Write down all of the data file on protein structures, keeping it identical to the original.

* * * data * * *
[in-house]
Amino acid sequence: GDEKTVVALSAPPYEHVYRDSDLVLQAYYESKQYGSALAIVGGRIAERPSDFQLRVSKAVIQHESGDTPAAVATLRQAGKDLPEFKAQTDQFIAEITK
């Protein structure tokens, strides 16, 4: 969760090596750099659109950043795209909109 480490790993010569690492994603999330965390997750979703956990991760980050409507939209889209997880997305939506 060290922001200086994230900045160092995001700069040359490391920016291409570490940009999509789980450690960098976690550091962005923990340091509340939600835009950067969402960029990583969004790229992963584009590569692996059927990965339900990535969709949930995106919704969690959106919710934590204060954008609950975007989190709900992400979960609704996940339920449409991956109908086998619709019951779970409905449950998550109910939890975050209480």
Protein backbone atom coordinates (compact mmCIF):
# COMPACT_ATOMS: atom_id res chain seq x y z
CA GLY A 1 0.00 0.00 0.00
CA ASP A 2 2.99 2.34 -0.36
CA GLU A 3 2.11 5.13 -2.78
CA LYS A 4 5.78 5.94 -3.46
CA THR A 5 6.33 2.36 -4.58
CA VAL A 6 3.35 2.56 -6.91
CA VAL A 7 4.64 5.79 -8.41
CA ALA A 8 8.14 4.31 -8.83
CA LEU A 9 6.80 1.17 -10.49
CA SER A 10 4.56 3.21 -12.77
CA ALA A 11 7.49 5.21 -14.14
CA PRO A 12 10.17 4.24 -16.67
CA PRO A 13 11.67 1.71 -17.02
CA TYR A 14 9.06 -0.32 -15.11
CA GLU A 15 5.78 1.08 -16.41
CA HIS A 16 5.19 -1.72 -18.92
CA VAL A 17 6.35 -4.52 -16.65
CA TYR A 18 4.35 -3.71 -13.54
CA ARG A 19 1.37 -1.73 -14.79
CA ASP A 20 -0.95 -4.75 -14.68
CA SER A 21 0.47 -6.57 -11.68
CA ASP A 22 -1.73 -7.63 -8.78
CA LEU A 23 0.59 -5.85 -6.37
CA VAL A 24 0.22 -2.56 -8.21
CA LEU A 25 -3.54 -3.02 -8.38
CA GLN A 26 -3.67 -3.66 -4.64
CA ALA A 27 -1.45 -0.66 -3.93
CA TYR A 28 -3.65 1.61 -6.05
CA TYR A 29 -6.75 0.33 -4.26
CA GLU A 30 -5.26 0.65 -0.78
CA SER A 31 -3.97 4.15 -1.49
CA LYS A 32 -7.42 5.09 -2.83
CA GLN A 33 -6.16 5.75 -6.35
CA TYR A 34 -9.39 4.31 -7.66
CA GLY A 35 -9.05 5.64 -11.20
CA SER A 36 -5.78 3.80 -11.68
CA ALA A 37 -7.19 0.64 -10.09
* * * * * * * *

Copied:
[in-house]
Amino acid sequence: GDEKTVVALSAPPYEHVYRDSDLVLQAYYESKQYGSALAIVGGRIAERPSDFQLRVSKAVIQHESGDTPAAVATLRQAGKDLPEFKAQTDQFIAEITK
């Protein structure tokens, strides 16, 4: 969760090596750099659109950043795209909109 480490790993010569690492994603999330965390997750979703956990991760980050409507939209889209997880997305939506 060290922001200086994230900045160092995001700069040359490391920016291409570490940009999509789980450690960098976690550091962005923990340091509340939600835009950067969402960029990583969004790229992963584009590569692996059927990965339900990535969709949930995106919704969690959106919710934590204060954008609950975007989190709900992400979960609704996940339920449409991956109908086998619709019951779970409905449950998550109910939890975050209480």
Protein backbone atom coordinates (compact mmCIF):
# COMPACT_ATOMS: atom_id res chain seq x y z
CA GLY A 1 0.00 0.00 0.00
CA ASP A 2 2.99 2.34 -0.36
CA GLU A 3 2.11 5.13 -2.78
CA LYS A 4 5.78 5.94 -3.46
CA THR A 5 6.33 2.36 -4.58
CA VAL A 6 3.35 2.56 -6.91
CA VAL A 7 4.64 5.79 -8.41
CA ALA A 8 8.14 4.31 -8.83
CA LEU A 9 6.80 1.17 -10.49
CA SER A 10 4.56 3.21 -12.77
CA ALA A 11 7.49 5.21 -14.14
CA PRO A 12 10.17 4.24 -16.67
CA PRO A 13 11.67 1.71 -17.02
CA TYR A 14 9.06 -0.32 -15.11
CA GLU A 15 5.78 1.08 -16.41
CA HIS A 16 5.19 -1.72 -18.92
CA VAL A 17 6.35 -4.52 -16.65
CA TYR A 18 4.35 -3.71 -13.54
CA ARG A 19 1.37 -1.73 -14.79
CA ASP A 20 -0.95 -4.75 -14.68
CA SER A 21 0.47 -6.57 -11.68
CA ASP A 22 -1.73 -7.63 -8.78
CA LEU A 23 0.59 -5.85 -6.37
CA VAL A 24 0.22 -2.56 -8.21
CA LEU A 25 -3.54 -3.02 -8.38
CA GLN A 26 -3.67 -3.66 -4.64
CA ALA A 27 -1.45 -0.66 -3.93
CA TYR A 28 -3.65 1.61 -6.05
CA TYR A 29 -6.75 0.33 -4.26
CA GLU A 30 -5.26 0.65 -0.78
CA SER A 31 -3.97 4.15 -1.49
CA LYS A 32 -7.42 5.09 -2.83
CA GLN A 33 -6.16 5.75 -6.35
CA TYR A 34 -9.39 4.31 -7.66
CA GLY A 35 -9.05 5.64 -11.20
CA SER A 36 -5.78 3.80 -11.68
CA ALA A 37 -7.19 0.64 -10.09